ML BeneBits


The US Department of Labor (DOL) maintains a robust investigatory program for auditing employee benefit plans for potential ERISA violations. Under the Biden administration, the DOL’s ERISA enforcement activities and investigations have remained a high priority. As such, ERISA plan fiduciaries and service providers can expect the DOL to continue its ever-evolving enforcement program targeting both fiduciaries and nonfiduciary service providers.

Recent reporting by the DOL provides insight into its current official and unofficial enforcement priorities and may help plan fiduciaries and in-house counsel seeking to track the DOL’s enforcement activities.

In February 2024, the DOL published a fact sheet summarizing its enforcement activities and highlighting $1.4 billion in recoveries during FY 2023. In late March, President Biden signed into law a $1.2 trillion spending package that included a $191.1 million appropriation to the DOL, which will be used to fund its FY 2024 budget. Both the fact sheet and DOL statements to support their budget requests provide valuable insights into what the DOL will be focusing on in future investigations.

The DOL also reports its National Enforcement Projects on its website. Those official priorities include the following:

  • Protecting Benefits Distribution (focusing on distressed plan sponsors, abandoned plans, and housing the DOL’s Terminated Vested Participant Project, which focuses on missing participants)
  • Plan Investment Conflicts (focusing on issues related to compensation received by fiduciary service providers and on conflicts of interest)
  • Health Enforcement (focusing on mental health parity and compliance with the Mental Health Parity and Addiction Equity Act (MHPAEA), coverage of emergency services in compliance with the Affordable Care Act, fees charged by service providers, and fraudulent multiple employer welfare arrangement operators)
  • Employee Stock Ownership Plans

Our Thoughts

Our main takeaway from the fact sheet, budget, and the stated Enforcement Projects, as well as recent experience with DOL investigations, is that the following areas may be of particular focus during future DOL investigations:

  • Cybersecurity and participant data issues. After issuing guidance setting forth its views that ERISA plan fiduciaries have a responsibility to seek to protect plan assets and information from cybersecurity risks, the DOL has prioritized conducting investigations into these issues. We have advised, and are advising, on many DOL inquiries on these issues. The DOL has publicly affirmed its focus on these investigations. For example, in prior budget requests, such as that for FY 2024, the DOL identified its desire “to dedicate sufficient investigative resources to . . . cybersecurity.”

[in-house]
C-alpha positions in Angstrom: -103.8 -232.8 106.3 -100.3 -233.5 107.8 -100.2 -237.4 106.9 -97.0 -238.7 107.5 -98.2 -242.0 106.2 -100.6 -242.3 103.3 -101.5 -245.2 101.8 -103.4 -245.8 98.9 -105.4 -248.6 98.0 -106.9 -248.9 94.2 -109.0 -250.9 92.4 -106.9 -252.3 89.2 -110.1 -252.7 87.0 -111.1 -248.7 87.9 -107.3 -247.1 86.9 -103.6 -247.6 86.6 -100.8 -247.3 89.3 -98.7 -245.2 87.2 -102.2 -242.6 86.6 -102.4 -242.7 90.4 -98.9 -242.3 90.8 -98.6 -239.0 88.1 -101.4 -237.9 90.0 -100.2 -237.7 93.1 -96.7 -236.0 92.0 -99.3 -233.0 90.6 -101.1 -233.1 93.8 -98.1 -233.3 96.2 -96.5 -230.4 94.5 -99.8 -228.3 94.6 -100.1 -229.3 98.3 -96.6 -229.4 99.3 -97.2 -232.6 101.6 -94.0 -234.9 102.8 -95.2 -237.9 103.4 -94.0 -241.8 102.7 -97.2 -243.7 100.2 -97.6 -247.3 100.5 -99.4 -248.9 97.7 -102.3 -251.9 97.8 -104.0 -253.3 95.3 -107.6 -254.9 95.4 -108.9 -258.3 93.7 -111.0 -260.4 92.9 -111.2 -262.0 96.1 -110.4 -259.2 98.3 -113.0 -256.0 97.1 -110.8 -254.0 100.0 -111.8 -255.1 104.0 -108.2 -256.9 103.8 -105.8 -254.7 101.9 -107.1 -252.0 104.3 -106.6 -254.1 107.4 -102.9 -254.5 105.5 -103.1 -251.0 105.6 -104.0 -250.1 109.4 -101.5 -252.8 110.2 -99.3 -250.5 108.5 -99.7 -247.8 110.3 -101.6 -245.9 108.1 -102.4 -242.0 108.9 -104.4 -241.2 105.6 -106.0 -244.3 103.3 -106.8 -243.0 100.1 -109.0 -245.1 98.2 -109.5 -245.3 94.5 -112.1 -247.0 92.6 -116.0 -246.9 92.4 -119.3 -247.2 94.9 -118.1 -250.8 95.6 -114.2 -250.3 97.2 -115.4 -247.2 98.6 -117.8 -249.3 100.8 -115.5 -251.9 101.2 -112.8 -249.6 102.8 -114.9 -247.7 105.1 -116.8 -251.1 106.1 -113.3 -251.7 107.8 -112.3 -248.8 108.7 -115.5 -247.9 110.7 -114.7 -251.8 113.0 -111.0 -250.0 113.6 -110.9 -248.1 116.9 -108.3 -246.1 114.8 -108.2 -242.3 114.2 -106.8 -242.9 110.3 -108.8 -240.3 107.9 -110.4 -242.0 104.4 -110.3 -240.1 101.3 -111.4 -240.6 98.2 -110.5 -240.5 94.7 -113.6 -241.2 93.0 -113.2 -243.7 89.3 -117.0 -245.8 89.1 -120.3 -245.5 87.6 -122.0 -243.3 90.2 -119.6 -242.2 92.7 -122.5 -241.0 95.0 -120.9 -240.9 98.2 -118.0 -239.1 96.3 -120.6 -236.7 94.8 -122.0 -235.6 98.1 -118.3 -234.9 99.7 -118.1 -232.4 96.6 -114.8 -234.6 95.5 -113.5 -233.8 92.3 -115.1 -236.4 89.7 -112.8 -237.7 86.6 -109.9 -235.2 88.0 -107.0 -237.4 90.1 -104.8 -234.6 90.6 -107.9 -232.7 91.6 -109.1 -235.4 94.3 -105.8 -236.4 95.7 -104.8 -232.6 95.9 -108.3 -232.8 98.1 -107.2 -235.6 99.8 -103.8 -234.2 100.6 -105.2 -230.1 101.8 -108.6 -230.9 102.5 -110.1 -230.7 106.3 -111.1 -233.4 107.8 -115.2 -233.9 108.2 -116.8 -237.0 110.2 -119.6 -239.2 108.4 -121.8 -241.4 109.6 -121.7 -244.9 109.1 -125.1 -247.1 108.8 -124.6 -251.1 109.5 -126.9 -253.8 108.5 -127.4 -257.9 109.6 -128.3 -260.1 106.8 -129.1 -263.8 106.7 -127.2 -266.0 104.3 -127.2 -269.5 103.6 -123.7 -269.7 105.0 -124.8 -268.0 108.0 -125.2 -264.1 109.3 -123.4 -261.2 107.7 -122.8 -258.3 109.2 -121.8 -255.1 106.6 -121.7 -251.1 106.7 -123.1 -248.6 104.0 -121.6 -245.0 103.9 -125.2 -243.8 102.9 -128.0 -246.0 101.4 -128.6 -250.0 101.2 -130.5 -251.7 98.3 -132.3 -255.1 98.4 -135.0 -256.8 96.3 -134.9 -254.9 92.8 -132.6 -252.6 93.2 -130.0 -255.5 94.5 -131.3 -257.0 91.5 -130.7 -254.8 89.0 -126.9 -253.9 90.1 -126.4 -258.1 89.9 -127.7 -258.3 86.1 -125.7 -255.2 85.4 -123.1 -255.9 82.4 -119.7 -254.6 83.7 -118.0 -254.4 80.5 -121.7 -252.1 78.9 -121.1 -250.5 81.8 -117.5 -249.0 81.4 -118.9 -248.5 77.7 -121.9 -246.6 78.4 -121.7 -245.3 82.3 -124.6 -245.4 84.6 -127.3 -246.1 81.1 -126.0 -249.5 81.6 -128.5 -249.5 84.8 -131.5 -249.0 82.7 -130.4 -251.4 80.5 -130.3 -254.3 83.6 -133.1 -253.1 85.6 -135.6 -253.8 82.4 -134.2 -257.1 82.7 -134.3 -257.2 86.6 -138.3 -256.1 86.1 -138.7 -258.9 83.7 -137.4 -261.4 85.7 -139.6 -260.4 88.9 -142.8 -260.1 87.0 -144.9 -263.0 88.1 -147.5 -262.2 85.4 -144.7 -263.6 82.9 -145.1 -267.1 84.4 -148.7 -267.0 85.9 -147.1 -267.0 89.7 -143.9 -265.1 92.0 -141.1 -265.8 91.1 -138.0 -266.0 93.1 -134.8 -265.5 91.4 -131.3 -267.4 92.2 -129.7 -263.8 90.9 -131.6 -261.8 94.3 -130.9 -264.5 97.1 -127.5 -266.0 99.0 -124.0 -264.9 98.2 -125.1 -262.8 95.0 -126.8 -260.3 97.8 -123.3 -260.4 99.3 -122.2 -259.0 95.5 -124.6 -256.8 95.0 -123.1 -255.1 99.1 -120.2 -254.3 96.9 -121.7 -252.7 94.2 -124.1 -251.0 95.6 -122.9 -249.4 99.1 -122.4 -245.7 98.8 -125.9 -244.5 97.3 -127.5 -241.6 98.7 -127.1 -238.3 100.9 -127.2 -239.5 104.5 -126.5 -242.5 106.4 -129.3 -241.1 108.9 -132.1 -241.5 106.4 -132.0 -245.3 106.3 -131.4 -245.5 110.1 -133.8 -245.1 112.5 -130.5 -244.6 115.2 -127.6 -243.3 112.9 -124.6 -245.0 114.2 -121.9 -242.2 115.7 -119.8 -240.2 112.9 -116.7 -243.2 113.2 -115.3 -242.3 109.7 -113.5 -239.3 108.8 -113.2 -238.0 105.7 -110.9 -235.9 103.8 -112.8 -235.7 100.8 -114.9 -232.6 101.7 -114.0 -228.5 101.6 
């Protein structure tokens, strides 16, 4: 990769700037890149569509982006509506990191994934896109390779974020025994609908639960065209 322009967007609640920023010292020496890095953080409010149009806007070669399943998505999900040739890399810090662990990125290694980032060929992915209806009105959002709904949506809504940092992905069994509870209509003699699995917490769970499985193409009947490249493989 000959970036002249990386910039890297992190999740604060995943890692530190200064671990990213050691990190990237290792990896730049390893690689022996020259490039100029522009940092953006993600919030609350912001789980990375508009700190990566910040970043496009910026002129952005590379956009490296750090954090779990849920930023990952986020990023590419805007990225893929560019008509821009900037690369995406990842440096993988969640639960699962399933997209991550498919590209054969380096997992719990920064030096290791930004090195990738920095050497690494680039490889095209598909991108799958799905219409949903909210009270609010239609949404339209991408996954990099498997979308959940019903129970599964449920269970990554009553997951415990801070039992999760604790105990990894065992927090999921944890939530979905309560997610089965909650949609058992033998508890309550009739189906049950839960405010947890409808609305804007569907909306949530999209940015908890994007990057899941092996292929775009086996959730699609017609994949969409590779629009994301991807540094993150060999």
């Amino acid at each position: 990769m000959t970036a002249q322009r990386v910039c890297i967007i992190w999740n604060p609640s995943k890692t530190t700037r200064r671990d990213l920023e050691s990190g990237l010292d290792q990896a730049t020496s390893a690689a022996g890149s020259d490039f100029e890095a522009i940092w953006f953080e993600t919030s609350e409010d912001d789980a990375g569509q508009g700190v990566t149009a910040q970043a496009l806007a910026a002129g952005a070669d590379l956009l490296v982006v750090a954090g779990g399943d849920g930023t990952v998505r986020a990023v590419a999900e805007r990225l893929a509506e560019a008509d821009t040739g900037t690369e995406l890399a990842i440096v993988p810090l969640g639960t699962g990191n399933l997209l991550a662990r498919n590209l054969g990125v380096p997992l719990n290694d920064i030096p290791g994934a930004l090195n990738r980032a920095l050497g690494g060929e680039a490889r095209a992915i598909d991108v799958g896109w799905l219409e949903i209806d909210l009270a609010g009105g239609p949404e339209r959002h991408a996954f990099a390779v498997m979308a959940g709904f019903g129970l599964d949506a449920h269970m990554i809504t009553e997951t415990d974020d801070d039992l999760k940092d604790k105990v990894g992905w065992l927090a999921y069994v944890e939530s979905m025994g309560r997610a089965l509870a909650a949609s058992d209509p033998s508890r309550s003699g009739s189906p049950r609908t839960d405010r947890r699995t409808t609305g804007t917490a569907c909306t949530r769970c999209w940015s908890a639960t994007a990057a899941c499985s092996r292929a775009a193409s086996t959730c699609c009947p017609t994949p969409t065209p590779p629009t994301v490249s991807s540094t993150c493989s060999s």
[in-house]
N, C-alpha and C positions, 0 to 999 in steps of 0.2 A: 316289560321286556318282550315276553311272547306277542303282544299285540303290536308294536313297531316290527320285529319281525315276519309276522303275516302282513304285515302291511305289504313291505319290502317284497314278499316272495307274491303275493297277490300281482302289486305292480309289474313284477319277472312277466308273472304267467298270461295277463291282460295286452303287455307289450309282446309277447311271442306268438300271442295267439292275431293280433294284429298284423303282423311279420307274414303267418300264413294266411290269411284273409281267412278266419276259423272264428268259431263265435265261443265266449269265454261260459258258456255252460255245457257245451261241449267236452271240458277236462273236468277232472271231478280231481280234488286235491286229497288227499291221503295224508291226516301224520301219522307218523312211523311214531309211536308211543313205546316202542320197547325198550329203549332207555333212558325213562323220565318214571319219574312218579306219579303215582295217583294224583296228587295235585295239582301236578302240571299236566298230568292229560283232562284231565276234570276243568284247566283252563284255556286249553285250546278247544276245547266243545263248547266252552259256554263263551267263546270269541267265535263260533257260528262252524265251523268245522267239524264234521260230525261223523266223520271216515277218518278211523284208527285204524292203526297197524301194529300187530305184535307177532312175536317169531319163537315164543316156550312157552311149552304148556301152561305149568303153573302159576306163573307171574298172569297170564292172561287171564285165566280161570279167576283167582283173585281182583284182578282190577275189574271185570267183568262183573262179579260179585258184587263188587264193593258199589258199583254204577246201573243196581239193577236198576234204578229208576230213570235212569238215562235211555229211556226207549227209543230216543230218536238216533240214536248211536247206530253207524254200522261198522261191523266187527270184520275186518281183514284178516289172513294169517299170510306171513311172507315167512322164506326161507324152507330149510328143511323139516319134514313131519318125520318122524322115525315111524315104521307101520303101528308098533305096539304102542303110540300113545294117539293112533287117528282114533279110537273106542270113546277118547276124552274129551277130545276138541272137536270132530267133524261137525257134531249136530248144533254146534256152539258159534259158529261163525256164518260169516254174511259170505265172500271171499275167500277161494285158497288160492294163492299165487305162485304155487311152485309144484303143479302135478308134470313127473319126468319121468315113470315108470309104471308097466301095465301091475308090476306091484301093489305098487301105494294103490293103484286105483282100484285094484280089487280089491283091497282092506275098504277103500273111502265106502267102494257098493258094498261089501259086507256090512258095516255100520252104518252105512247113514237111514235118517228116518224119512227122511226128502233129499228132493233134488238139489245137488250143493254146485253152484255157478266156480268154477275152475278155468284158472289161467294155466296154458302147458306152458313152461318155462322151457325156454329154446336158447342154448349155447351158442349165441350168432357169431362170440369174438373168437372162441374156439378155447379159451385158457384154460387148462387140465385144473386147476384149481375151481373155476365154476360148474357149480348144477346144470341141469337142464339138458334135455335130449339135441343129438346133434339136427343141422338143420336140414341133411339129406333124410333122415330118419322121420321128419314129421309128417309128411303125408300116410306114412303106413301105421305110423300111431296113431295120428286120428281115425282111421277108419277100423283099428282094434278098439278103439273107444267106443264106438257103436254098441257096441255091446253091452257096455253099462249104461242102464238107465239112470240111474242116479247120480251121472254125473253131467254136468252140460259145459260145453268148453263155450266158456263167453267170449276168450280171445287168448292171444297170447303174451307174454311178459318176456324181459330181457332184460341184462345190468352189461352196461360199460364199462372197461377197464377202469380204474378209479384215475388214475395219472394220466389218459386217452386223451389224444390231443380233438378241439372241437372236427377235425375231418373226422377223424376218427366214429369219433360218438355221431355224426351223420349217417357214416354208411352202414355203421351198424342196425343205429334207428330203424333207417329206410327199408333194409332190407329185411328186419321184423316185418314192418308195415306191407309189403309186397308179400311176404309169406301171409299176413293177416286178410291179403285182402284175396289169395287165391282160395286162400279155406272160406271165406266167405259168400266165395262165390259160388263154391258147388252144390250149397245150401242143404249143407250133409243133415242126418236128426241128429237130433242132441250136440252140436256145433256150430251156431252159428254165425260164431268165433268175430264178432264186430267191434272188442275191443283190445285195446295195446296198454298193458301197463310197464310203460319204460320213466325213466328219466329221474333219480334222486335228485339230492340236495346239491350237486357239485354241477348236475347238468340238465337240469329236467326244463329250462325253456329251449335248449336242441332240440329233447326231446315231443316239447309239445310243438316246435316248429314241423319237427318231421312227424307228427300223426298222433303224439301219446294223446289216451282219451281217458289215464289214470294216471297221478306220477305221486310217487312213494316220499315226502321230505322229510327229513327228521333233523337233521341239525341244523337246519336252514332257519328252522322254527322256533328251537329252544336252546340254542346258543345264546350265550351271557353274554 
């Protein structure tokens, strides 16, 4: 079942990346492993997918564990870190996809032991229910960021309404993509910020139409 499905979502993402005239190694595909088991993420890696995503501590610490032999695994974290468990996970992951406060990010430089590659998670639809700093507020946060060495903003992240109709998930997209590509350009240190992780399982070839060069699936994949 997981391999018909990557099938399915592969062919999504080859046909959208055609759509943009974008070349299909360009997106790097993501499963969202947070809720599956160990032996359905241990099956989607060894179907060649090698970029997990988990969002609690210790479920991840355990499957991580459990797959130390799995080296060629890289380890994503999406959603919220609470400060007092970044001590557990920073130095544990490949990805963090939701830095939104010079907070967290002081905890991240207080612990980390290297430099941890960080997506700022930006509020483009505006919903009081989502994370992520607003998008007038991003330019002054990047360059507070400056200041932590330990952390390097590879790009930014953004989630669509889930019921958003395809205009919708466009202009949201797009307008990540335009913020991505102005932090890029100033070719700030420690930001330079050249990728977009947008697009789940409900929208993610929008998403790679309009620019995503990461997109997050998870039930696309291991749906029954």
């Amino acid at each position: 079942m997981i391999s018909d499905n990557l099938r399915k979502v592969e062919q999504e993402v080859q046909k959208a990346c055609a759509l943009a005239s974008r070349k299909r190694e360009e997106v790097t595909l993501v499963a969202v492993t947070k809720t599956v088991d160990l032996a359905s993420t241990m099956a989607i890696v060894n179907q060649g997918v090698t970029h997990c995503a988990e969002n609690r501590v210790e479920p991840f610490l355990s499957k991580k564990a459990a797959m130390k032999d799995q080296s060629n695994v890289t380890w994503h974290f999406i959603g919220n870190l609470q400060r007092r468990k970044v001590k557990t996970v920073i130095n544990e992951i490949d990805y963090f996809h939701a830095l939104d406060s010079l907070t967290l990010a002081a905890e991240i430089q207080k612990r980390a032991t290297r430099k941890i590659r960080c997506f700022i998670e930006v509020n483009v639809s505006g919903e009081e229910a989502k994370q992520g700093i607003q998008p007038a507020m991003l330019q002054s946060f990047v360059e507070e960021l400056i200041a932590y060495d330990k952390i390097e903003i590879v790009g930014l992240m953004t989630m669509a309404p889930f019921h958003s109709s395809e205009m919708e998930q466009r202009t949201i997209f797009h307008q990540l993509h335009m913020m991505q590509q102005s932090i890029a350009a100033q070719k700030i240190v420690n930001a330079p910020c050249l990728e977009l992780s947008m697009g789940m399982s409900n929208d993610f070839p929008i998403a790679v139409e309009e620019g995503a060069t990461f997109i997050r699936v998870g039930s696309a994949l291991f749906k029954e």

• Missing participants, which has been an area of focus for years (on which we have previously written). This a longstanding DOL focus that we expect to continue because (1) the DOL lists it as an official DOL Enforcement Project and (2) the DOL fact sheet identified that its missing participant investigations represented a significant portion of its enforcement recoveries. (“Recoveries for terminated vested participants (e.g., individuals no longer working for an employer but entitled to benefits from an employer sponsored other job-based retirement plan) played a large role in these results.”) We have seen the DOL extending these missing participant reviews to defined contribution plans and uncashed checks.
  • Illiquid and hard-to-value assets, including private equity and alternative investment classes (such as cryptocurrency) in both defined benefit and defined contribution plans. We have seen an increased focus on DOL questions regarding these asset classes, particularly within defined benefit plans. The DOL has also signaled an interest in issues around these types of investments. For example, in prior budget requests, the DOL stated a desire to “dedicate sufficient investigative resources to risky investment practices involving illiquid and hard-to-value assets.” Similarly, in 2022, the DOL publicly expressed disfavor of cryptocurrency in ERISA plans and threatened investigations of plans invested in that asset class.
  • Mental health parity and MHPAEA enforcement, including enforcement relating to nonquantitative treatment limitations.
  • Proper use of plan forfeitures. This has been an area of increased civil litigation, but the DOL has also investigated and made adverse findings on the issue of the proper use of plan forfeitures.
  • Evidence of insurability issues, meaning situations in which insurance premiums are collected to provide ERISA insurance benefits but coverage is ultimately unavailable to the participant because evidence of insurability was never collected.

While this list is not exhaustive, it highlights areas of likely focus. Compliance and benefits teams may wish to focus on these areas because noncompliance in these areas may draw significant scrutiny in the event of a DOL investigation.

How We Can Help

We stand ready to assist organizations and plans that are currently under investigation by the DOL or that have questions about the DOL’s enforcement activities. Our offerings include a DOL Investigation Internal Audit Risk Assessment to help anticipate and avoid potential disruption and/or liability from these DOL investigations. Through this internal audit service, we conduct a review to identify legal compliance issues and gaps before a DOL investigation. Following the internal audit, we can help fix identified compliance gaps.

If you require assistance, please reach out to the authors of this post or your primary Morgan Lewis contact.